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« Q&A with Frog & Toad | Main | Holiday memories »

Tuesday, 29 November 2005



T-Boy - I say merd. Merd! You'll be brilliant I'm sure. I'm probably one of the priviledged few that have had the opportunity to hear you belt out a tune or three back when you used to don your cowboy boots on a regular basis. And if you can crank a tune out in that place, I'm sure you can crank a few lines of Shakespeare out just as eloquently.


Oh, Christ, are there still people living who remember that? Dammit, I paid good money to have you all silenced...


Break a leg, Tboy! I can't make it, but don't worry: a critic enriching his craft by studying acting can't be any more ridiculous than an actor putting on critical airs. Ha ha! ... oh, wait. I forgot most actors are closeted critics anyway. Now you can watch shows and proudly declare, as actors do: "I could have done that part so much better."


argh. i teach tuesday from 9-12. break a leg!


and I'm in the wonderful world of tech...


So....how was it? How did our darling critic measure up? I await the reviews with anticipation and glee.

Kathleen A.

A day of chilling blog silence might have made our hero worry! So here's one country heard from:

Tboy did Prospero's tale that would cure deafness and Hamlet's "I have lost all my mirth. Huh! This earth, these humans!" monologue (though nicely starting with the "you were sent for" stuff, which I know as an actor would help me get grooving where having to launch with "What a piece of work" would make me feel like waxwork on display).

Just in terms of casting it was a very interesting Prospero. I think the Hamlet fit was pretty intuitive, but I don't think people default to a compact, neatly trim, self-aware intellectual for Prospero (although who knows? maybe this is what Kate W. was after, amid the extravaganza, with Goodwin). It shone interesting light on the character's obsessive bookishness and hence on the extent to which he was ignorantly complicit in his brother's rise to power; it also made the father/daughter relationship more human and less about how a bearded force of nature tries to shrink enough to nurture an ingénue.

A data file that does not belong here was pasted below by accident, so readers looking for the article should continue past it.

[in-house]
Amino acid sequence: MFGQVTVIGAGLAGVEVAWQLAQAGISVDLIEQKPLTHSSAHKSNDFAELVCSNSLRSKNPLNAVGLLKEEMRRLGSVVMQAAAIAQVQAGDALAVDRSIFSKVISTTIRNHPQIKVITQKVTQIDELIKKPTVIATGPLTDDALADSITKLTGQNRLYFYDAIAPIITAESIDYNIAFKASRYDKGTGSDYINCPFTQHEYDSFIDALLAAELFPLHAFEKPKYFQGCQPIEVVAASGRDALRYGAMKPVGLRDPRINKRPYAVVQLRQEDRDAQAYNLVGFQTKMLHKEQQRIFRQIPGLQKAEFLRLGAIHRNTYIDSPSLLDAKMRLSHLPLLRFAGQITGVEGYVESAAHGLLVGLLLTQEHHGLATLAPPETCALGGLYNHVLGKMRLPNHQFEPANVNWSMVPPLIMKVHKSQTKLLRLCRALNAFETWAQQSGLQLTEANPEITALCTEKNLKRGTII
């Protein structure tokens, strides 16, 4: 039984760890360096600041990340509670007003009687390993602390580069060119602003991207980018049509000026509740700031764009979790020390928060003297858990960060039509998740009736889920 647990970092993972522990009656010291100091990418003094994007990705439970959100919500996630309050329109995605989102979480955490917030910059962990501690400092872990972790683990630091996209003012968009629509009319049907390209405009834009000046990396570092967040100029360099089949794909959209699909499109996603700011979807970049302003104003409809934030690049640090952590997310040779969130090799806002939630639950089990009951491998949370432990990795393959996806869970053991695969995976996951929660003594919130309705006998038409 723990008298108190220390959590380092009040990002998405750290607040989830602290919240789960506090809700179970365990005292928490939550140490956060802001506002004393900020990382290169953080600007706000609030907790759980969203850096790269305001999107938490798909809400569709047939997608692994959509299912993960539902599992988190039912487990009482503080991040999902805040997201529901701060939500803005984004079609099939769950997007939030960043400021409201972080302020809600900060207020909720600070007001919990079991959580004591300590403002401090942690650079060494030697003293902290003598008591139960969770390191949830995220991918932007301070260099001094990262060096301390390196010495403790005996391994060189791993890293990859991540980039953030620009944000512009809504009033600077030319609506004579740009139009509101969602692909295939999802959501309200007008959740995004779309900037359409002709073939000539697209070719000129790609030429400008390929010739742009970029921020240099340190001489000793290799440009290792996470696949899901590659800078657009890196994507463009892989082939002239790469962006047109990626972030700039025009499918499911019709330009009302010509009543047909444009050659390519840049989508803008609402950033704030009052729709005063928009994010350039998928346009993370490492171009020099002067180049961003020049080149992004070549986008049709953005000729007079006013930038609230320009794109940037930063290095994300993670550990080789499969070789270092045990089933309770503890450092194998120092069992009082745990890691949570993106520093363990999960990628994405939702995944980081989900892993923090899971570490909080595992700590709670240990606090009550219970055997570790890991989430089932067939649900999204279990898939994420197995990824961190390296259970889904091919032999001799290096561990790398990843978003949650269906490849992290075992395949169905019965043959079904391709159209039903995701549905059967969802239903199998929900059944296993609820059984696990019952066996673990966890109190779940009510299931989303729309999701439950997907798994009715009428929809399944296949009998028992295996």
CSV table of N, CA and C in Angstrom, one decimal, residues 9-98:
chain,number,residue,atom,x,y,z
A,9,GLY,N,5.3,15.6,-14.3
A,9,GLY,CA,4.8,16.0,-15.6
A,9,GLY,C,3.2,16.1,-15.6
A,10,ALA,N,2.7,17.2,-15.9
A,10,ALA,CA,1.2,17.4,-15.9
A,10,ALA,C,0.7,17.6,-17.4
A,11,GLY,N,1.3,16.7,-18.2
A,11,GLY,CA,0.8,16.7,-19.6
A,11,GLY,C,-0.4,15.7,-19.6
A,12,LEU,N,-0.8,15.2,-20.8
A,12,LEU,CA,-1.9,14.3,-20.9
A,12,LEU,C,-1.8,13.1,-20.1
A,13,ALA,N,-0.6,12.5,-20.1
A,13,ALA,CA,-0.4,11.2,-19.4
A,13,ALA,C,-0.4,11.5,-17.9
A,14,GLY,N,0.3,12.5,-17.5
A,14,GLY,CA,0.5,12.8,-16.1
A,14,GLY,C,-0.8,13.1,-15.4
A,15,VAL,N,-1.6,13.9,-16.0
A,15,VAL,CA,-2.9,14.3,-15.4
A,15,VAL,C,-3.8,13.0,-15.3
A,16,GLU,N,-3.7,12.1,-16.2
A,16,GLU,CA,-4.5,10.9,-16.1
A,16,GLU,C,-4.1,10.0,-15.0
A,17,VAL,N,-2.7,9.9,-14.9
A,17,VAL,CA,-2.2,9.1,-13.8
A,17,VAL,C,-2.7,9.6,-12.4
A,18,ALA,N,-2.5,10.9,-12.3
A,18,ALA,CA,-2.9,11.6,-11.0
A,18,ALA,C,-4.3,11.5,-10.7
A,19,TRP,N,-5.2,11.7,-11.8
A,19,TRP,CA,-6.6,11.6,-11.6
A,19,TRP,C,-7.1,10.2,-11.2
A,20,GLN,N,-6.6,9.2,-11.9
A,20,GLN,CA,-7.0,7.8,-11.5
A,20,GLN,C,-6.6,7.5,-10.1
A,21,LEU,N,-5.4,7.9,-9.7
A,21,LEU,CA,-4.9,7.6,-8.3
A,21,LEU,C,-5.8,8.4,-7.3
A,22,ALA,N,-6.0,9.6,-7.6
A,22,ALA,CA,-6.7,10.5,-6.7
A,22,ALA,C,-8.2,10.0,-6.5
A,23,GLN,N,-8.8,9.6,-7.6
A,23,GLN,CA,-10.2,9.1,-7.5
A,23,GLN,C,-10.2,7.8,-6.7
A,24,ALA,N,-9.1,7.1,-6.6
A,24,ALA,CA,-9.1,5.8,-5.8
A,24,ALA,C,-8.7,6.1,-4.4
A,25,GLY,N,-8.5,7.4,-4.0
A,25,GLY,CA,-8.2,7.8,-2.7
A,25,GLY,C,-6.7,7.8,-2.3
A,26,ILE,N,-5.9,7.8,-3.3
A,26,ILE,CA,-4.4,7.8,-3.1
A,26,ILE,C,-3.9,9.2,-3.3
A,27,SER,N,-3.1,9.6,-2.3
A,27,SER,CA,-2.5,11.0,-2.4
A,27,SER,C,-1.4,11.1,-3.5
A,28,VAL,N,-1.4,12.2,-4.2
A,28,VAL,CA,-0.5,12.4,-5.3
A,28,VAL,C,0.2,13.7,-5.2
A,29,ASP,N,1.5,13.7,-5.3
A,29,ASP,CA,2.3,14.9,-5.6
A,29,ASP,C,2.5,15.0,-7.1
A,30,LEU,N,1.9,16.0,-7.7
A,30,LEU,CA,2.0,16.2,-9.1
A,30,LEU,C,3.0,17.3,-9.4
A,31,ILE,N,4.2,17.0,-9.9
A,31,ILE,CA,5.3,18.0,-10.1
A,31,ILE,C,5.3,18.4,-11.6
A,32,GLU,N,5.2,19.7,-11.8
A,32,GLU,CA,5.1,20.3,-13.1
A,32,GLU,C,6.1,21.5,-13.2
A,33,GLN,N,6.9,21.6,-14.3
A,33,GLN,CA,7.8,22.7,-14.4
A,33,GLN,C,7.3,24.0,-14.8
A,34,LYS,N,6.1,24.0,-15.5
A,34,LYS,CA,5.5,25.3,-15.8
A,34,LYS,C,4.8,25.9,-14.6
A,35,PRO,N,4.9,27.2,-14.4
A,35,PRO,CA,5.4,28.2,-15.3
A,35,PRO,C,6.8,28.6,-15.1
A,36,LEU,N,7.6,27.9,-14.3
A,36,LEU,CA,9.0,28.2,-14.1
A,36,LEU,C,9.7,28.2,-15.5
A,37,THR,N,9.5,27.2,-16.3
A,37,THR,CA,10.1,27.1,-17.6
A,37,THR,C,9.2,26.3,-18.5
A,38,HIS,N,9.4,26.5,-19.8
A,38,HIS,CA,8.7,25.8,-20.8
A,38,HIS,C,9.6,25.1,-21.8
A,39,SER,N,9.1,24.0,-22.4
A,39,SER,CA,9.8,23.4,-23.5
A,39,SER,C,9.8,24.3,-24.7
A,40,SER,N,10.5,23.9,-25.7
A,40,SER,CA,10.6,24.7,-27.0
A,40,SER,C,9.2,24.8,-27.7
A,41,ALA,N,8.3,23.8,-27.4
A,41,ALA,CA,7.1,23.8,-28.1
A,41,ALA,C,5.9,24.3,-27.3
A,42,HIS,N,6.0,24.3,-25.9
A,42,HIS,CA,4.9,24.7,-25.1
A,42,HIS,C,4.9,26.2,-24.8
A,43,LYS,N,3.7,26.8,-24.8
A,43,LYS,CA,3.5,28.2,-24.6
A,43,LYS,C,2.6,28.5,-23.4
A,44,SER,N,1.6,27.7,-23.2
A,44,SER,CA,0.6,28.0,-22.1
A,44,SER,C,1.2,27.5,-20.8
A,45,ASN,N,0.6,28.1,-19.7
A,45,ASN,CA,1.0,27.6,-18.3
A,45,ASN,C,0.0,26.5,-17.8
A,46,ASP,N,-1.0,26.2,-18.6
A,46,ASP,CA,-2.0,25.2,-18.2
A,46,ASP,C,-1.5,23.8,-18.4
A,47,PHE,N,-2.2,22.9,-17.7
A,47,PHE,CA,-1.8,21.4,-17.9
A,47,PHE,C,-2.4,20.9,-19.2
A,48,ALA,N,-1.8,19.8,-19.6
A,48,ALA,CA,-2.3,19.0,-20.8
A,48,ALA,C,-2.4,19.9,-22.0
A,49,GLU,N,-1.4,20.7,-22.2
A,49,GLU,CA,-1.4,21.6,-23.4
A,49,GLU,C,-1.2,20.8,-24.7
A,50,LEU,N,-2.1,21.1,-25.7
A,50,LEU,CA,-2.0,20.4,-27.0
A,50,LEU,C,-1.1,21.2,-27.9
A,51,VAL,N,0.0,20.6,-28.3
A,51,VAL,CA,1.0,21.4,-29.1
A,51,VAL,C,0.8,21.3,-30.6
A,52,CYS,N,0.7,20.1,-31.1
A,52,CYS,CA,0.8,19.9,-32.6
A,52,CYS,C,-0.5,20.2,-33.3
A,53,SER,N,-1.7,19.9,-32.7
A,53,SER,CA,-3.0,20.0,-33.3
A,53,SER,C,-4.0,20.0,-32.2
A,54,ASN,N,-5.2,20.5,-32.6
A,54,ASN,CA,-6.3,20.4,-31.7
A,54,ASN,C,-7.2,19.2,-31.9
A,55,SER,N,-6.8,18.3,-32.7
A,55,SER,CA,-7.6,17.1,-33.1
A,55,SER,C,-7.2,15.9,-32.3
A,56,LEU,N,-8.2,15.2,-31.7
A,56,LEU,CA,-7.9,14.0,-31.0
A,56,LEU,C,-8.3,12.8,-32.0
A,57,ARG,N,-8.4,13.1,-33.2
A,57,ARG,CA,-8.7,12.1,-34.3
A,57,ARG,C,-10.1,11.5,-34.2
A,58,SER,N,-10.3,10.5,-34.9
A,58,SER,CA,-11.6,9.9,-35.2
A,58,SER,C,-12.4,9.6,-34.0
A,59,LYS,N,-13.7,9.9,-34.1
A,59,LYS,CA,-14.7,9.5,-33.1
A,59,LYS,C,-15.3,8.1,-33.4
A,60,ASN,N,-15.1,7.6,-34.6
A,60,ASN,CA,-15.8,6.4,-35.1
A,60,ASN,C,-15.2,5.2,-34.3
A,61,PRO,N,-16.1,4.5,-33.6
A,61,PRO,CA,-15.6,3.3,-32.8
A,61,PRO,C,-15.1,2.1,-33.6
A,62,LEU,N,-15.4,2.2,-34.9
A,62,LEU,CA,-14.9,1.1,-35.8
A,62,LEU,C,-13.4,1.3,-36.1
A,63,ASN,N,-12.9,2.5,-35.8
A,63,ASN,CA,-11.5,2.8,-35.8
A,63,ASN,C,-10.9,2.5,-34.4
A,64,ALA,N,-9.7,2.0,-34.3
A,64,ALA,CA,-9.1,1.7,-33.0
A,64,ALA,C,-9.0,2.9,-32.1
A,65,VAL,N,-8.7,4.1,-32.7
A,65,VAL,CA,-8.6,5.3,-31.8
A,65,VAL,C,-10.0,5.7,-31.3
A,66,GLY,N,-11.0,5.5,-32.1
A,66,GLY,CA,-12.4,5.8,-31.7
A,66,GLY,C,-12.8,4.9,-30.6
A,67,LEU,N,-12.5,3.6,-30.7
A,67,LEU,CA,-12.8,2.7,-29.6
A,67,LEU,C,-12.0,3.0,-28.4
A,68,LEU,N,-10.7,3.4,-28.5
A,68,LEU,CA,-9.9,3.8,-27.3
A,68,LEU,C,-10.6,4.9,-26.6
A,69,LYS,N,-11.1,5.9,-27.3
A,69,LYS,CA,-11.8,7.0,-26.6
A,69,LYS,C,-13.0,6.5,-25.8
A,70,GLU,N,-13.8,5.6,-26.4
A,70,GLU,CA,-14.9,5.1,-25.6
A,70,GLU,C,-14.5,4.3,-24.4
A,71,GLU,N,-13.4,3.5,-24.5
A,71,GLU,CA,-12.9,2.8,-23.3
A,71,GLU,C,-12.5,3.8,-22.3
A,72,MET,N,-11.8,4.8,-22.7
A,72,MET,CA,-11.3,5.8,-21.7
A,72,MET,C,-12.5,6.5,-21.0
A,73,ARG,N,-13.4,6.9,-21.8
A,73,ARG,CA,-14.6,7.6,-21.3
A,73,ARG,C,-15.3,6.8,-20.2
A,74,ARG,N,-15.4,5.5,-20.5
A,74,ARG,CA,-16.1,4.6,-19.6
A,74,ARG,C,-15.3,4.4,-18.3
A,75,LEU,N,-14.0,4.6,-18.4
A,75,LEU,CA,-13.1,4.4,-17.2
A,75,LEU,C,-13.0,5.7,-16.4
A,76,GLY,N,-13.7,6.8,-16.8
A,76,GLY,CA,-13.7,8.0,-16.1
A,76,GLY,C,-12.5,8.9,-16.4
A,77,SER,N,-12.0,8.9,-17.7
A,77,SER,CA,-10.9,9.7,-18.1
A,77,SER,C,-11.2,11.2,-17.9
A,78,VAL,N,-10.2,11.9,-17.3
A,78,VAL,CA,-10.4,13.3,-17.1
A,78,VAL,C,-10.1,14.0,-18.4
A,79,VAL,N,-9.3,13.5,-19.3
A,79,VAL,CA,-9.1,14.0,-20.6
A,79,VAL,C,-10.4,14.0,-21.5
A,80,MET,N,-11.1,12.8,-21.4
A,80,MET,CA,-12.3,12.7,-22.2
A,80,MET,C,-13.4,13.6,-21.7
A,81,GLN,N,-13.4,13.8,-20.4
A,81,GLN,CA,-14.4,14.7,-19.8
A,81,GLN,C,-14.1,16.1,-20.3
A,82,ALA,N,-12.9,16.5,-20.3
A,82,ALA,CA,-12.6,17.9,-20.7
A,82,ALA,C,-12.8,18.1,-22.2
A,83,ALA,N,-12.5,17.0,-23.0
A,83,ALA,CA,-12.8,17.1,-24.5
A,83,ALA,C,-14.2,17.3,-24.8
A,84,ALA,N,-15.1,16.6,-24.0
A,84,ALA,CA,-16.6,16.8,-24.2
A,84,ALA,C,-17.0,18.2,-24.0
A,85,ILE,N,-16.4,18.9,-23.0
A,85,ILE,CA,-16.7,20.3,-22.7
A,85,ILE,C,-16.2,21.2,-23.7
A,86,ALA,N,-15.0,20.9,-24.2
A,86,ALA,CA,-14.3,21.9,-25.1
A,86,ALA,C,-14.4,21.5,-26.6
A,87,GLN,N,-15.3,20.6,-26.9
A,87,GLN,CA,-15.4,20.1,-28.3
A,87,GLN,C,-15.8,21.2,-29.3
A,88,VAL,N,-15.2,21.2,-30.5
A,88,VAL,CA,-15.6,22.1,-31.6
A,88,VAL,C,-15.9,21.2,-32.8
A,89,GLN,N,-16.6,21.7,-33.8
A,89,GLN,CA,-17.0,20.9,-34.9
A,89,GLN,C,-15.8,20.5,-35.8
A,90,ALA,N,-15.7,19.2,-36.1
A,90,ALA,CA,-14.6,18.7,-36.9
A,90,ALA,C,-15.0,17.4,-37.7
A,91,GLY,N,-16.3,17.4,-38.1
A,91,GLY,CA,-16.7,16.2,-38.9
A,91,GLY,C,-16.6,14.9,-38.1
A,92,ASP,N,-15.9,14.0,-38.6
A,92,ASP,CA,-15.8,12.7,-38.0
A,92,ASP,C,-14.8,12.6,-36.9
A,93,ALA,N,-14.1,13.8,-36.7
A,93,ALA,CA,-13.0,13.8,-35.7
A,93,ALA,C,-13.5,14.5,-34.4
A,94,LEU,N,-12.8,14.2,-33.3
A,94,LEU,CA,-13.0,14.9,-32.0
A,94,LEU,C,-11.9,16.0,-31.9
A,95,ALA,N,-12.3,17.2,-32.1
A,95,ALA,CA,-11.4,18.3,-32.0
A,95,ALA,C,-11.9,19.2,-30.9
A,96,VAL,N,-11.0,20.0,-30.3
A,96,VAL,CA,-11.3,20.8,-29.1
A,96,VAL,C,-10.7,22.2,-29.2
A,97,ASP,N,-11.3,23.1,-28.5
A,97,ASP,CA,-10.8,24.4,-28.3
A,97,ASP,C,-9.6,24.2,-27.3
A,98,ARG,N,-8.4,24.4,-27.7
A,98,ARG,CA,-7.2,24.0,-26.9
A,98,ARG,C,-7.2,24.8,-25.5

Tboy did a neat job of believing in his environment. All those fun necessaries -- like having detailed given circumstances and taking images -- that are prerequisites for an imaginatively filled environment: he utilized those with apparent ease. He's also got a clear and pleasingly easy speech pattern. He's a good stage listener, he used tone color without melodrama, his characters had distinct energies and he knows how to work a great coat.

My dad plays sax in a jazz band and their leader calls them out when they're accurate, even heartfelt, but not soulful. Tboy deserves the time to take several more classes before this charge gets leveled against him, but what the hell, otherwise this all is just a bland encomium: his legs weren't as free as his mind or his voice and his talent is waiting to riff. David Lee Roth-like, I kept wanting him to jump. So to speak.

There were three other countries at this League of Nations (well, four, but I don't think Dr. H ever posts), so maybe there will be some debate about all this. Maybe the debate will just be about Sammy Hagar! But that's my after-midnight, après-GAS-HEART-rehearsal muddly take.

What a feeble disclaimer. I don't envy Tboy his job!


i WAS able to attend, after all, due to a timely snow rescheduling.

the lovely and talented ms. akerley and i contemplated sitting in the front row with rustly pads of paper and laser pens, but we settled for the front row idea only.

i will post about it on my blog soon, but it's not really gonna be a review. or maybe it should be. who knows.

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